Forging a PATH for Women

By Lenis Rodrigues, Media Relations Staff

Clarelle DeGraffe wanted to be an engineer since she was five years old. Little did the Haitian-born DeGraffe know that 29 years after she joined the Port Authority as a civil engineer, she would become the first woman to lead PATH in its 57-year history.


“Every Commissioner here is proud of your 29 years at the Port Authority,” said Port Authority Chairman Kevin O’Toole at the agency’s Board meeting last week. “There was a search that we did and we looked high and low for someone to lead this agency and we came back right here, to you. We have full faith you can get the job done.”

“We have enormous confidence in her,” said Port Authority Executive Director Rick Cotton at the same meeting. “She has 29 years with the Port Authority serving in a variety of roles, all of which she has discharged with great distinction. And she has been an excellent deputy director at PATH for the last four years. There is simply no one better equipped to take this leadership position at PATH than Clarelle DeGraffe.”

After immigrating to the United States and reuniting with her parents, DeGraffe drew strong encouragement from her mother, who believed DeGraffe could do anything she wanted to in life, including becoming an engineer, a traditionally male-dominated profession.

“Civil engineering is in my DNA,” said DeGraffe, whose father also was a civil engineer. “It always fascinated me seeing buildings, highway projects and bridges. I always dreamt of being a part of designing and constructing such massive projects.”

During her high school years at Brooklyn Technical High School, DeGraffe’s passion for engineering grew, and she graduated from Stevens Institute of Technology with a degree in Civil Engineering.

Her first assignment at the Port Authority was as a construction engineer at John F. Kennedy Airport, where she pioneered as the first woman in that office. Her career path led her to a major role as the Deputy Program Director of the Newark Liberty International Airport AirTrain project in1998. While DeGraffe was still in this role – and seven months pregnant – she watched the Twin Towers fall. On that day, she lost 13 of her colleagues and she honored their memories by joining the recovery efforts and by helping to rebuild the World Trade Center site.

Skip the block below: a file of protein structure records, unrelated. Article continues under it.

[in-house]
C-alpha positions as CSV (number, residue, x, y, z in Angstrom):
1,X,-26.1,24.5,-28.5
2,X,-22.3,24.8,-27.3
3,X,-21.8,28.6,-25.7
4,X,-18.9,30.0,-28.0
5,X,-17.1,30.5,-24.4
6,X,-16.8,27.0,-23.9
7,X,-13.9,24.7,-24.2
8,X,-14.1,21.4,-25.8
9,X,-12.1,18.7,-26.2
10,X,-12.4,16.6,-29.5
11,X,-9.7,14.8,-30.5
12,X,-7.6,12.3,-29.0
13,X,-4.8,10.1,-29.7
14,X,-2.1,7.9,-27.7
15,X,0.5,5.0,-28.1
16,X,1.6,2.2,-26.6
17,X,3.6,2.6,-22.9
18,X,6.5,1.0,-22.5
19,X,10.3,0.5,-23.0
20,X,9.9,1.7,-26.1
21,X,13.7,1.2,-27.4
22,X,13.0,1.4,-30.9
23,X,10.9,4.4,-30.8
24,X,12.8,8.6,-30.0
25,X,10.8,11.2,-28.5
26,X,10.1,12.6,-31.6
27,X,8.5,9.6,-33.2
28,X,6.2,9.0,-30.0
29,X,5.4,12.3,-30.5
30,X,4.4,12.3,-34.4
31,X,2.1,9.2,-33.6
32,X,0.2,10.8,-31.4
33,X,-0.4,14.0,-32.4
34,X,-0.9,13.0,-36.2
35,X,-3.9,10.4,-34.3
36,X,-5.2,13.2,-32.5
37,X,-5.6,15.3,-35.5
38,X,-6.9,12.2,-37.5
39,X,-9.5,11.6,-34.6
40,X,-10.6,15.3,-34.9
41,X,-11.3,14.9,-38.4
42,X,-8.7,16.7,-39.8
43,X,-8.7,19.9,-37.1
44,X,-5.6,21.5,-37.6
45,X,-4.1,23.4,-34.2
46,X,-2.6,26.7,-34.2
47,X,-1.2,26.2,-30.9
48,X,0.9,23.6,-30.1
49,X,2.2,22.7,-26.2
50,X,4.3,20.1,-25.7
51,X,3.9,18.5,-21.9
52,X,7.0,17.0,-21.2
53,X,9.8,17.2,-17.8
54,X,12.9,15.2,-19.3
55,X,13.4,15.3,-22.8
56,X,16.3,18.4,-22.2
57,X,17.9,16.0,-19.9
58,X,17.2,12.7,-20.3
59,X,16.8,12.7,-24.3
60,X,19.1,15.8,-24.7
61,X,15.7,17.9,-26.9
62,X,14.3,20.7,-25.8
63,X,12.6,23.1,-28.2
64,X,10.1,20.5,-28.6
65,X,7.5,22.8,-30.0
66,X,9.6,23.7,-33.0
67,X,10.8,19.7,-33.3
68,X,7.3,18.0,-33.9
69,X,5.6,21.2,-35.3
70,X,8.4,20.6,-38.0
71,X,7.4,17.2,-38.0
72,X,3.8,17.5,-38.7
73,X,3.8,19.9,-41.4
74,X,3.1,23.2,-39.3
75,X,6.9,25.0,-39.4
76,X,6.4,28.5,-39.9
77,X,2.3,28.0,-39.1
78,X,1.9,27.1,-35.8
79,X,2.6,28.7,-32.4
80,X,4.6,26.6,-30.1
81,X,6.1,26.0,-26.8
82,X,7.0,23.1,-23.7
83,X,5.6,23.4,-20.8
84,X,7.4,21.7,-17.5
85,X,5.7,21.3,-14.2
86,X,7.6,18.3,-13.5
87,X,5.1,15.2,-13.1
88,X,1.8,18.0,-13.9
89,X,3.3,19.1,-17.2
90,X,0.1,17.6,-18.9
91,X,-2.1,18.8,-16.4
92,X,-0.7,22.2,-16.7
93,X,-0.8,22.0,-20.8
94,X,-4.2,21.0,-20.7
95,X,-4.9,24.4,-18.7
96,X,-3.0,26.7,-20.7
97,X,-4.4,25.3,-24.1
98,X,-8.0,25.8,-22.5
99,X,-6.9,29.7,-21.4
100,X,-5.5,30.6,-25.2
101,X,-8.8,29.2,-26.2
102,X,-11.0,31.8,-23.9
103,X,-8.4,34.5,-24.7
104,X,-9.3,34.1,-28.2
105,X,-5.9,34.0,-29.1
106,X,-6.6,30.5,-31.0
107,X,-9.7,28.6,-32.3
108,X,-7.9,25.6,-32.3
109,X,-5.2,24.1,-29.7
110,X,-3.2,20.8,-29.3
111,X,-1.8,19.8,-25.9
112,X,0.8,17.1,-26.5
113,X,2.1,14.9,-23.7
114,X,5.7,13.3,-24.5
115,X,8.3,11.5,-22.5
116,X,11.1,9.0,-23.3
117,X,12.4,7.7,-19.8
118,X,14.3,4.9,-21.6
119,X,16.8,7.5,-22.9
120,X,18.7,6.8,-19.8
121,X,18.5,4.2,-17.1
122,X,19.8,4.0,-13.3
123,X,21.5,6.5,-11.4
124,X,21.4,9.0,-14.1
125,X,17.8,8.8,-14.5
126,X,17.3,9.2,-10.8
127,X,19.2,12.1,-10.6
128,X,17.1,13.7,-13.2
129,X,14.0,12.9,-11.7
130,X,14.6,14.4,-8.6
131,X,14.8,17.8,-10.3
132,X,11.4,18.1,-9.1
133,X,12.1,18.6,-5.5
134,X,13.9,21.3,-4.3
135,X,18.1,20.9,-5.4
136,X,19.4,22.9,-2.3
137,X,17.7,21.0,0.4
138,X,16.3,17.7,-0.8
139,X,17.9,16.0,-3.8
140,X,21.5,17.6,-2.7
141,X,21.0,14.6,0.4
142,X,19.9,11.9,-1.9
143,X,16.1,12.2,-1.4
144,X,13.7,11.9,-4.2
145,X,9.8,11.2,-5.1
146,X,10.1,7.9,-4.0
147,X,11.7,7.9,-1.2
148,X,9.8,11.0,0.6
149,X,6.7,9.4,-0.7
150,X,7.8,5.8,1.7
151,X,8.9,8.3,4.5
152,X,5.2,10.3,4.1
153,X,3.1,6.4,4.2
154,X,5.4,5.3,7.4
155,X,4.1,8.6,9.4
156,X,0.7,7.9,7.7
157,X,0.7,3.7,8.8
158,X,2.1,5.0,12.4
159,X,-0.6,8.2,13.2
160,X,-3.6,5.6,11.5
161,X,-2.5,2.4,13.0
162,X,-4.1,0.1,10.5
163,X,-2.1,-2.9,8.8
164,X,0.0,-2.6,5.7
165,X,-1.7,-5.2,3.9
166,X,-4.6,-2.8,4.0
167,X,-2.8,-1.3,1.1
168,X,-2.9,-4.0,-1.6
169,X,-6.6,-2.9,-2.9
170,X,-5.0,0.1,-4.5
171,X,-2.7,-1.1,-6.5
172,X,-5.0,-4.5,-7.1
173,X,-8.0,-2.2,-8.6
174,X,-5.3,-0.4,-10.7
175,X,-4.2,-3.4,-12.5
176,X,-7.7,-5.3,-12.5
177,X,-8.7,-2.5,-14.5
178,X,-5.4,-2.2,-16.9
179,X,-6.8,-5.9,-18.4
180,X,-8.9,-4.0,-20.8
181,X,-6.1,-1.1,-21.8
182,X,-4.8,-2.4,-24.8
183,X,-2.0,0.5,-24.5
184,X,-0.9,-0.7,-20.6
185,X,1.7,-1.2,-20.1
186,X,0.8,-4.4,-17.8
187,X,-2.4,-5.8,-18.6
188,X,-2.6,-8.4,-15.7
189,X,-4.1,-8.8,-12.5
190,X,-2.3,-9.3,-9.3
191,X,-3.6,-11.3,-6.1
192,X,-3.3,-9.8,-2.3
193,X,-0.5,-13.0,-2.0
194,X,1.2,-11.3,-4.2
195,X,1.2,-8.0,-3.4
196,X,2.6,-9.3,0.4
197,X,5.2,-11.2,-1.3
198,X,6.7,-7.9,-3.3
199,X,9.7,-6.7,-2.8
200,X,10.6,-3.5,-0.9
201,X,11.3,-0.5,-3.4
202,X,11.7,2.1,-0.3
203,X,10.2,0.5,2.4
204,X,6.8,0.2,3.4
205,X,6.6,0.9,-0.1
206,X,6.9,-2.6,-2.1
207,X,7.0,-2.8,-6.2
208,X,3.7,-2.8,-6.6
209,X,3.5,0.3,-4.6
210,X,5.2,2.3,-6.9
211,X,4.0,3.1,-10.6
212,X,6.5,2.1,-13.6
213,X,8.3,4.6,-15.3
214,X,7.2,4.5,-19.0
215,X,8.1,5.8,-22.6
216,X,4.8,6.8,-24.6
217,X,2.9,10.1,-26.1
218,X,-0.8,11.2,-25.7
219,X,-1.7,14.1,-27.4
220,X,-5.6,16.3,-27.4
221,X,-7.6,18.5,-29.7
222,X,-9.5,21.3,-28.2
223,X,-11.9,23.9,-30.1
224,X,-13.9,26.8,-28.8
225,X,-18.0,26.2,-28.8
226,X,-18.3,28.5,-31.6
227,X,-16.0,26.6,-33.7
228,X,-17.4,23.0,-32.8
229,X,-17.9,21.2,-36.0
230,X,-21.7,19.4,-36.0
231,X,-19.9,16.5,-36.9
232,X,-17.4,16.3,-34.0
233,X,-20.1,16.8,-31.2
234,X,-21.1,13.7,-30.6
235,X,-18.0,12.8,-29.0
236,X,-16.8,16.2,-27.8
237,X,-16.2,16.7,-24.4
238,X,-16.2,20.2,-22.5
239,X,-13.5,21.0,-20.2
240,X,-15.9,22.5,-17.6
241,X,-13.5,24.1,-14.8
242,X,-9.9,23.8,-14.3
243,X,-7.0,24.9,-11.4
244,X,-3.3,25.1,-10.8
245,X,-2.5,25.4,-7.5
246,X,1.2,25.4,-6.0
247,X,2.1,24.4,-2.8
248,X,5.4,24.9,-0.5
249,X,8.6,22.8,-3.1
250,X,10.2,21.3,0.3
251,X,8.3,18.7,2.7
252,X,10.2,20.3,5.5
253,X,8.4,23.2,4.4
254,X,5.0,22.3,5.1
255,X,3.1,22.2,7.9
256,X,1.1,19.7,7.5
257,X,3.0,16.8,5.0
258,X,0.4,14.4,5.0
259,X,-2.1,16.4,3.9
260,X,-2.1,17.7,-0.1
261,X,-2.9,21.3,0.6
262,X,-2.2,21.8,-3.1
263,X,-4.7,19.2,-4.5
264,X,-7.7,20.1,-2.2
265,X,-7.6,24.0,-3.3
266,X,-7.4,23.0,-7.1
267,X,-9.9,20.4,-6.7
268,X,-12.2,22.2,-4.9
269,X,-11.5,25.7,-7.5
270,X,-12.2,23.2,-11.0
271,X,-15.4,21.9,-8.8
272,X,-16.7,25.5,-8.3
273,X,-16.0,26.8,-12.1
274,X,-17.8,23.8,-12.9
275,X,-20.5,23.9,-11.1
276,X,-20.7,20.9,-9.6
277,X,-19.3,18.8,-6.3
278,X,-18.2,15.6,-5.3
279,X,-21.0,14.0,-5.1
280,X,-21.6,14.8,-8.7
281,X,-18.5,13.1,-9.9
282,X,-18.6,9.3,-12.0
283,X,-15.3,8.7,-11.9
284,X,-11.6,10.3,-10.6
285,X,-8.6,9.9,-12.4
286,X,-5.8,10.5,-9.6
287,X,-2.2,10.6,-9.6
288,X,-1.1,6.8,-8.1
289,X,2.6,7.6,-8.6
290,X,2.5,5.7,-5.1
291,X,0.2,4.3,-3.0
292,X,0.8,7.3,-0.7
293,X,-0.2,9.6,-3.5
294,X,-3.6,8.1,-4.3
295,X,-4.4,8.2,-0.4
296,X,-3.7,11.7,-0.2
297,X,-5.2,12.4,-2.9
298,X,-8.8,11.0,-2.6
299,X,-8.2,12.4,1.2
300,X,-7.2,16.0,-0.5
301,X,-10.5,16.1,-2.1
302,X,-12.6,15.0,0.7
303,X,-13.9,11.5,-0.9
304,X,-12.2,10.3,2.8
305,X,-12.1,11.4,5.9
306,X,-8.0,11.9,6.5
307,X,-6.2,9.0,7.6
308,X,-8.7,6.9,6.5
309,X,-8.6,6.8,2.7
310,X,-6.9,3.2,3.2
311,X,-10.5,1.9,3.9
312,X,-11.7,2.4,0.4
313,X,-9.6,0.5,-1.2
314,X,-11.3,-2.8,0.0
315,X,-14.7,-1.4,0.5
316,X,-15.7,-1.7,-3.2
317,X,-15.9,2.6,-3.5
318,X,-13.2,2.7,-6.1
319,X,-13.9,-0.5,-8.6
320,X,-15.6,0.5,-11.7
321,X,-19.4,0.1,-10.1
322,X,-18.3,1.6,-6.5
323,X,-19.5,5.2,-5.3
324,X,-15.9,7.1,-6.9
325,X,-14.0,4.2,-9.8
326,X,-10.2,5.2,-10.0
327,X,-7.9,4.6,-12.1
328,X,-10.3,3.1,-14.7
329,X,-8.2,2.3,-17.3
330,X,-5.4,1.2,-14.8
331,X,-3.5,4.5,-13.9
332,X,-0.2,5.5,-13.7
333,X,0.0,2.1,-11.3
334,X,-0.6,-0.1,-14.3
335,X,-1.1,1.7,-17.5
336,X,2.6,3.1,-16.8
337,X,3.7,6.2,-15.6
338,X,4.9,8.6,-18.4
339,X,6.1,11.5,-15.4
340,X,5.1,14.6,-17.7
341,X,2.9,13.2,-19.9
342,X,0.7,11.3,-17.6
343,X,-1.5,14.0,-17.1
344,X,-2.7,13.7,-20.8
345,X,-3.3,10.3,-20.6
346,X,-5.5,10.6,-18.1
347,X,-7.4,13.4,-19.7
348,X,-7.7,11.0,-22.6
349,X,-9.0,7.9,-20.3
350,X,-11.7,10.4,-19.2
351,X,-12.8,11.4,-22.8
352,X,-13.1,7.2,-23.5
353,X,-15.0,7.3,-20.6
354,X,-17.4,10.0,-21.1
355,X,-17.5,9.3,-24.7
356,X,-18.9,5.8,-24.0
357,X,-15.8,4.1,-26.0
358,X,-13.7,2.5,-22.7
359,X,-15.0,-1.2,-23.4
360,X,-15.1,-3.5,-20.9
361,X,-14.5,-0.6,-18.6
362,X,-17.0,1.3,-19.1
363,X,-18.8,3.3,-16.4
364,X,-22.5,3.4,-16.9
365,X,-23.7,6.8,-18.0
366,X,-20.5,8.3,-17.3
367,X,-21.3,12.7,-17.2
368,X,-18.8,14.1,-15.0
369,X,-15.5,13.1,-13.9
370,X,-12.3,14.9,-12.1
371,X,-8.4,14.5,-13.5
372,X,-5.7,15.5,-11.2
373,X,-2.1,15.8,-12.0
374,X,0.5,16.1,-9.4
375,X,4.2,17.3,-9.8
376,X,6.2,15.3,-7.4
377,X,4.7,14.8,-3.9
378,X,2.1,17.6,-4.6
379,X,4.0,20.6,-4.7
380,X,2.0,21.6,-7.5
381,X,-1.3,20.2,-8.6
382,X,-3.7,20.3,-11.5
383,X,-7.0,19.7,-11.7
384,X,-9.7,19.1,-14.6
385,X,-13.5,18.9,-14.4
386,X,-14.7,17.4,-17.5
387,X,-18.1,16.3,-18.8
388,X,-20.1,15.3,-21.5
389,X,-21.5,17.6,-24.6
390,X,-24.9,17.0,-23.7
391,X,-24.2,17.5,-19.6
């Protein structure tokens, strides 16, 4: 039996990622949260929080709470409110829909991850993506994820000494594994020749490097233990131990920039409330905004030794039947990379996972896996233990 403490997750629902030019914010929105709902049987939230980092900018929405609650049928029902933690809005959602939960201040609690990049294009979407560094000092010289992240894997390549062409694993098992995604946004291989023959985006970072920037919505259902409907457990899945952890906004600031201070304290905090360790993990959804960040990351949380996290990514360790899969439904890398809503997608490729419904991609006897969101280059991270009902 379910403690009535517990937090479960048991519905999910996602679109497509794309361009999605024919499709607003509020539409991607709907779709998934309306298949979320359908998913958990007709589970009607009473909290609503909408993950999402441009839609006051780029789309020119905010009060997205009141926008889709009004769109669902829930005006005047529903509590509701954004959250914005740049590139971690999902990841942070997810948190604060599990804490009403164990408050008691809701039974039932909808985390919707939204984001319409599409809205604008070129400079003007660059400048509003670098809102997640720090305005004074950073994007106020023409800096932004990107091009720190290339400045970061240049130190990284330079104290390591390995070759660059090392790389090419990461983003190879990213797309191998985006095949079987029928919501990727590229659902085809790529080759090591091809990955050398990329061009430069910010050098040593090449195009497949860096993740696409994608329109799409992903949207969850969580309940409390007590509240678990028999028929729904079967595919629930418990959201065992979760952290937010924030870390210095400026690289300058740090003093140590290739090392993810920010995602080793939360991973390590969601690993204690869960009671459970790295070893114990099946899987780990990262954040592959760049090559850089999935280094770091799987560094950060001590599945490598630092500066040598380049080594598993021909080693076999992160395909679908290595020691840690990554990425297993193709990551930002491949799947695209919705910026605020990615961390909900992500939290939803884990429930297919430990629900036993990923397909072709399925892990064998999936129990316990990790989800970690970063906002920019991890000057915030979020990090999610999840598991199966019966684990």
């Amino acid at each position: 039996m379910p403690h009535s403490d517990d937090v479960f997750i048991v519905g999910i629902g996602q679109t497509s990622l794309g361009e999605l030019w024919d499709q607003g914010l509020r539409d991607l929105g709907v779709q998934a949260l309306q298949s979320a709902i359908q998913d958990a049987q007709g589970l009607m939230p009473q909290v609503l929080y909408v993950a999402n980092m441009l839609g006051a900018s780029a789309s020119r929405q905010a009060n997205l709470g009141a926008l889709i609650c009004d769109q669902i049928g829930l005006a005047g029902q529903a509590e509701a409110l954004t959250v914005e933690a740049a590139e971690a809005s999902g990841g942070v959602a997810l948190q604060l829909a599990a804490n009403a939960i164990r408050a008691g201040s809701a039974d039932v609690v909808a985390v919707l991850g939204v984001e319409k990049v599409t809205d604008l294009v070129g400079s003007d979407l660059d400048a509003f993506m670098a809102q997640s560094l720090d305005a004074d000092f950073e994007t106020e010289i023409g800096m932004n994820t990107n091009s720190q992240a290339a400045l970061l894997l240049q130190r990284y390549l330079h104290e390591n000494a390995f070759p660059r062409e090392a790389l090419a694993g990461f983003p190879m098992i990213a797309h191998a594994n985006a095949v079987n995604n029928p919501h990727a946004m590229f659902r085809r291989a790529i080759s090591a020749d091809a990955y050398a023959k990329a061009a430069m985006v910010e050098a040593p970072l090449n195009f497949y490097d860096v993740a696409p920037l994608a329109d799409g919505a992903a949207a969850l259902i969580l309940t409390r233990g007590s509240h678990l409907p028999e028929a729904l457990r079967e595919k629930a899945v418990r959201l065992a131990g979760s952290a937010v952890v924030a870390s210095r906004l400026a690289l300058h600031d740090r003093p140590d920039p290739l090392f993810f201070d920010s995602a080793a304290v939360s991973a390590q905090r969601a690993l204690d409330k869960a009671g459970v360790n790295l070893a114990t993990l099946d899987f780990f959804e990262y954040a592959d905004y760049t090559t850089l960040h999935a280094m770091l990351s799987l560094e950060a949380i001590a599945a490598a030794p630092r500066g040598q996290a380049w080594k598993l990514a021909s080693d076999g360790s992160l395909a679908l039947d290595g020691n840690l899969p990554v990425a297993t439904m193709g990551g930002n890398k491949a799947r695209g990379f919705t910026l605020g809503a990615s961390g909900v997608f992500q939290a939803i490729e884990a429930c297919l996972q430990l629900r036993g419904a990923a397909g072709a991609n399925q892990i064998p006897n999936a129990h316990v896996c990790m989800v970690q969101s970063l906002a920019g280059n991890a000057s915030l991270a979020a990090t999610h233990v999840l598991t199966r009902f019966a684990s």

DeGraffe when she worked for World Trade Center Construction 

DeGraffe held project management roles in World Trade Center Construction, where she held a key role in overseeing major projects, including the World Trade Center Vehicle Security Center and redevelopment of the World Trade Center Transportation Hub.

“You were on every day,” DeGraffe said, describing working at the site after 9/11 as a “defining season” in her life. “This was a time for professional and emotional growth. You either blossomed or you broke down.”

Before she joined PATH in 2014, DeGraffe oversaw its $3.5 billion capital program and managed the development, funding and delivery of World Trade Center Construction’s Sandy Recovery Program. She served in various capacities within PATH, but when she was placed in Operations, she interacted directly with people as they moved on to trains, giving her a new sense of purpose. “It was like introducing color to my world,” she said.

One year later, DeGraffe was named the Deputy Director for PATH, a position she held until being named Director/General Manager.

In her new role, DeGraffe will carry out PATH’s mission of safely and efficiently moving nearly 300,000 passengers daily across the Hudson River. She will oversee implementation of PATH’s capital program, including the ongoing project to replace equipment and rebuild tunnels that were damaged during Superstorm Sandy in 2012, oversee the completion of the remaining phases of Communications-Based Train Control, and take on the challenge of continuing to improve PATH’s reliability and focus on customer experience initiatives.

When she’s not at work, DeGraffe serves as a Youth Pastor at Grace Gospel Tabernacle in Queens, where she mentors children by guiding them to make the right choices in life along with her husband, Senior Pastor Wilton. During their free time, the couple enjoys watching action films together and raising a 17-year-old son, who aspires to be just like his mother, a civil engineer.

DeGraffe is a recipient of the 2008 Harlem Black Achievers Award, a 2013 Honoree in Professional Women in Construction and a 2018 recipient of a Congressional Certificate of Merit for her community service in Southeast Queens.

As she embarks on her trailblazing role, DeGraffe vows to bring a new perspective to PATH and asks her staff to have an open mind as they collaborate together to move the railroad to best in class.


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